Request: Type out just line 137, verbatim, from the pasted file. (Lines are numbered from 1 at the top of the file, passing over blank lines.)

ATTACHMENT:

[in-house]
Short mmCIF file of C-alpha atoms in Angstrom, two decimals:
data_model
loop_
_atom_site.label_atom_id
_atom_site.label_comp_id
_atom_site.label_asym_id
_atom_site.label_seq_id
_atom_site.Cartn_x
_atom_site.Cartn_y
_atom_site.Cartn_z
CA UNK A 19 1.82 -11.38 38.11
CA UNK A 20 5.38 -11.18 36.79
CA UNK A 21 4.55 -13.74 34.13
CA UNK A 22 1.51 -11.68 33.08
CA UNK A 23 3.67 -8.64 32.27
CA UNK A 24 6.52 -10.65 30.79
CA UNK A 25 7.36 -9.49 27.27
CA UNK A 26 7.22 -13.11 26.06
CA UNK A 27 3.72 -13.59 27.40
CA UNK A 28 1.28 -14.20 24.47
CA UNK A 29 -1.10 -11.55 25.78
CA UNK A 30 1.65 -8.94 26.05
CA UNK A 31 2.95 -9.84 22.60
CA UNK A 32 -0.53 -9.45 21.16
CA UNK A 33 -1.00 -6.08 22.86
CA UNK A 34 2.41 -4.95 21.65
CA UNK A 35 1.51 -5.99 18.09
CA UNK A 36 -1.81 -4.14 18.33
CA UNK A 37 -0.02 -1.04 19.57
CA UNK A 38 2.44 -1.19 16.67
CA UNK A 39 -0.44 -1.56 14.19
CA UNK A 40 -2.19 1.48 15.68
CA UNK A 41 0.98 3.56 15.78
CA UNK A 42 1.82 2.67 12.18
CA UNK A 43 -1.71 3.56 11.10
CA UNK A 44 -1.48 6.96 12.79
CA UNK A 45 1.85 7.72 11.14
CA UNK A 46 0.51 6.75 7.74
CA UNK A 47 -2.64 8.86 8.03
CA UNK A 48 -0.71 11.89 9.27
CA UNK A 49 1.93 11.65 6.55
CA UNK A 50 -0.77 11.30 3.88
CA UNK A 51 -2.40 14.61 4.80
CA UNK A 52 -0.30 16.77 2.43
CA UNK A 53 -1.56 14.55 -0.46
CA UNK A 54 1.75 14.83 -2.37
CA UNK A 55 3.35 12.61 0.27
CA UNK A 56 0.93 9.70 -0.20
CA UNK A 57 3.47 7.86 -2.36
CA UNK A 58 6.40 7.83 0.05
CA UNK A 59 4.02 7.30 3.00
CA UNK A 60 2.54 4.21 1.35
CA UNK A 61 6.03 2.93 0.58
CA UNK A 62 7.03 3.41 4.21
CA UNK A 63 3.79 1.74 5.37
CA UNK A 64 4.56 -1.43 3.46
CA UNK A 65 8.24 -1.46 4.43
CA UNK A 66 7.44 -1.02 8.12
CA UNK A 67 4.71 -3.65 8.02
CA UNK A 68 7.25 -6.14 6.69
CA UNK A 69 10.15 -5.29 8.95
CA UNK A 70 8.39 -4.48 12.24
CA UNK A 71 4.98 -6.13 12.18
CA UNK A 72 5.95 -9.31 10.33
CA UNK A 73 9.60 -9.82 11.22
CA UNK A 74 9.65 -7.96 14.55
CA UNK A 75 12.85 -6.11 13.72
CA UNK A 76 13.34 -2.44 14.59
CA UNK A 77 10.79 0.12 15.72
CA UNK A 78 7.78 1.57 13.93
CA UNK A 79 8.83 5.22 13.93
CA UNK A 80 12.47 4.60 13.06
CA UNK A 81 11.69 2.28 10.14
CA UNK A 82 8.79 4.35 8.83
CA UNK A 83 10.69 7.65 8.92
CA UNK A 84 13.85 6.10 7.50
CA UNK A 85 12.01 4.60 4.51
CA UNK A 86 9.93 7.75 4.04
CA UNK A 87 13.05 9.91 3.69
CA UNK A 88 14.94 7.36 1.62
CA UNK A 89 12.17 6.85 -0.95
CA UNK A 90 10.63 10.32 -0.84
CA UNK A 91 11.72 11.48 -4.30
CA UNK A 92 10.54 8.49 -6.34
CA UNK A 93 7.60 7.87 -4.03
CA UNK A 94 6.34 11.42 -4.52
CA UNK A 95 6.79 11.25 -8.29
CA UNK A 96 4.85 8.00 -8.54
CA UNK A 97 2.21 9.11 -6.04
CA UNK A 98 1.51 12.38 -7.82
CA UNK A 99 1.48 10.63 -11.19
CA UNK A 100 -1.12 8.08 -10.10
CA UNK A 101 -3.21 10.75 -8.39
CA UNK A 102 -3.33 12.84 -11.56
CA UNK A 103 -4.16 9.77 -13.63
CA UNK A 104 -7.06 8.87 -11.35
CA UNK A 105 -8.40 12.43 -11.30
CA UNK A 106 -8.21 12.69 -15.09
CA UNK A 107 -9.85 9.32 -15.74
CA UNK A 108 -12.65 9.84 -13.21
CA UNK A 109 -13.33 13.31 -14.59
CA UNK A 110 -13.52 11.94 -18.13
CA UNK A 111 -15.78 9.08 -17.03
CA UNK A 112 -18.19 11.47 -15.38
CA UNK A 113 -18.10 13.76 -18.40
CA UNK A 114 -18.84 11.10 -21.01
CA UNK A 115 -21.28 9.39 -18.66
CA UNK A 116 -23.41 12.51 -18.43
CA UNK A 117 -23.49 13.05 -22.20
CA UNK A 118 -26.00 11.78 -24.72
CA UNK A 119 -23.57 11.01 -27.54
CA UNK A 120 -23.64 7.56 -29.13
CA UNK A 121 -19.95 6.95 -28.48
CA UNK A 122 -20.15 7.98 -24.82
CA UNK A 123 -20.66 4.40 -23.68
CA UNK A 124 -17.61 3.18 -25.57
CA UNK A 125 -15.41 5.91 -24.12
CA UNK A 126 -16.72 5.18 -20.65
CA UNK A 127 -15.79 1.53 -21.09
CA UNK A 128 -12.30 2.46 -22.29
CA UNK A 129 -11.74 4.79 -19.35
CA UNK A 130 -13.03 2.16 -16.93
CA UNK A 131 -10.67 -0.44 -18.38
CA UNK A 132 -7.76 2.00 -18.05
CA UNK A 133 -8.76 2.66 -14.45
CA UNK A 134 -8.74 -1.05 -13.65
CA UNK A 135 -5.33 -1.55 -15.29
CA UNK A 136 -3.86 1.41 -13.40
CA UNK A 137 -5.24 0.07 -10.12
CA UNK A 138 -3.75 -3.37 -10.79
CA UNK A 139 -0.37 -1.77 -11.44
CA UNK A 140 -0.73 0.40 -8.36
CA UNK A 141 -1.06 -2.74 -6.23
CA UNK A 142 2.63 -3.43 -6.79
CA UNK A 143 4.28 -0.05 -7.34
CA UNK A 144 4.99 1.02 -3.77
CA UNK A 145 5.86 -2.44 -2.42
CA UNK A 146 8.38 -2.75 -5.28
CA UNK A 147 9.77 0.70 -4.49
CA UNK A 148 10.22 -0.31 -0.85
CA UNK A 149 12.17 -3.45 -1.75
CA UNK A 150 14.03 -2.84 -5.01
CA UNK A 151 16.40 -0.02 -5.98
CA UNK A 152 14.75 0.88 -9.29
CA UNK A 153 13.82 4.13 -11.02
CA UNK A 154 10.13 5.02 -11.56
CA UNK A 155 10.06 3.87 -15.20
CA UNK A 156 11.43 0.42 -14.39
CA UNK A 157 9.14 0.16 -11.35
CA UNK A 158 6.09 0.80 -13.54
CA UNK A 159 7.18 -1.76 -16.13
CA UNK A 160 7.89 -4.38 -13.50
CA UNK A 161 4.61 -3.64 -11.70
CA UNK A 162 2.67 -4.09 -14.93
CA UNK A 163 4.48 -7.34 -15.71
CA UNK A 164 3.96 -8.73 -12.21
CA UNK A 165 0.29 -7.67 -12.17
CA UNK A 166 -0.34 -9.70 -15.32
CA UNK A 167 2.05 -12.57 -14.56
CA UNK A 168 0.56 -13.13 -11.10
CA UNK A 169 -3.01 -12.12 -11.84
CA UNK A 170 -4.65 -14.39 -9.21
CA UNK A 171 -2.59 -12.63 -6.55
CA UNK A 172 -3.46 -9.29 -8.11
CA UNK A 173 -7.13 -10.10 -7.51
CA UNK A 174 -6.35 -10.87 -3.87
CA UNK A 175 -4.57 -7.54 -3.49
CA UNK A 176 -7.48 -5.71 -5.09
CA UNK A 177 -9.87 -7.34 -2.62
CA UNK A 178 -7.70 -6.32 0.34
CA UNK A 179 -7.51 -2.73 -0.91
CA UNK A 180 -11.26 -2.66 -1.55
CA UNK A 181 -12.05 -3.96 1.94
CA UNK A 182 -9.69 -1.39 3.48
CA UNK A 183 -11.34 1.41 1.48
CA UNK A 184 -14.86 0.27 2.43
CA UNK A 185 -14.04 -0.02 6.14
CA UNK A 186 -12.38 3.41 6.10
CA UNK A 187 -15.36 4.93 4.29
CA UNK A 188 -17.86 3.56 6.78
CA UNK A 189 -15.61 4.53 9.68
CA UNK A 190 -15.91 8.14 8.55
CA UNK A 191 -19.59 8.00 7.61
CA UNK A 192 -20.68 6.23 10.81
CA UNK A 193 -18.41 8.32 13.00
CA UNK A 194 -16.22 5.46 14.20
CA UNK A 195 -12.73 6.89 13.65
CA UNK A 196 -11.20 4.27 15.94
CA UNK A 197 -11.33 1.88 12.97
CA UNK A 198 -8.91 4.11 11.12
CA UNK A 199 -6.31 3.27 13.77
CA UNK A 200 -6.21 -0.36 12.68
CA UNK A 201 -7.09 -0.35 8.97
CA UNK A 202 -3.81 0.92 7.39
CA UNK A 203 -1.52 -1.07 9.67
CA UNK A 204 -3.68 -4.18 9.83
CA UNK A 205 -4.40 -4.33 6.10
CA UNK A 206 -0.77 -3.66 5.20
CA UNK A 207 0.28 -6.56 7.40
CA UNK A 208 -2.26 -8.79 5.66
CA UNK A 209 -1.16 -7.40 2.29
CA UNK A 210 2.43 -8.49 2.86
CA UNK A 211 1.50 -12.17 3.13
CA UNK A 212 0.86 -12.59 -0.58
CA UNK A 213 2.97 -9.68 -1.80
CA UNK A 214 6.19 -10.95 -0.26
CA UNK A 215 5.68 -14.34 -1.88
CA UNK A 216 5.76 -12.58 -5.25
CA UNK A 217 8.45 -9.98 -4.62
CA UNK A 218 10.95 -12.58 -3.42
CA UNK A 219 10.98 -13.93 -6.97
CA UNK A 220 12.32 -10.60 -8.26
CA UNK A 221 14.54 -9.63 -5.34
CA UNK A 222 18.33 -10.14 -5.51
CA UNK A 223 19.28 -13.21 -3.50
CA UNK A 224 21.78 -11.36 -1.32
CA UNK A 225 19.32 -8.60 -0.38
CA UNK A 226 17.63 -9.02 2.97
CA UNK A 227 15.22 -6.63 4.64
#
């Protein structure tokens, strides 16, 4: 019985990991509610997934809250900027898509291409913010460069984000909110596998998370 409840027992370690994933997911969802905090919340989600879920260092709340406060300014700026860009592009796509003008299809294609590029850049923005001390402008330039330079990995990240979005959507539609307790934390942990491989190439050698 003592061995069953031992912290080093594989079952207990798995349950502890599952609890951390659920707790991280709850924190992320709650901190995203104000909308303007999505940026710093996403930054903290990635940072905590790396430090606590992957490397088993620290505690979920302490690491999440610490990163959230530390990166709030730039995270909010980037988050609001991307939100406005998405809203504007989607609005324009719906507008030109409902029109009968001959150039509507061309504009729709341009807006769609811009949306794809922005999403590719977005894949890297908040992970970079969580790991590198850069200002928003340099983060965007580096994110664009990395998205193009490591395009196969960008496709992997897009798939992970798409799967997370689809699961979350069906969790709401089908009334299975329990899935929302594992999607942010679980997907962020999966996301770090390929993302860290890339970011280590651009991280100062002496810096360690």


CA UNK A 144 4.99 1.02 -3.77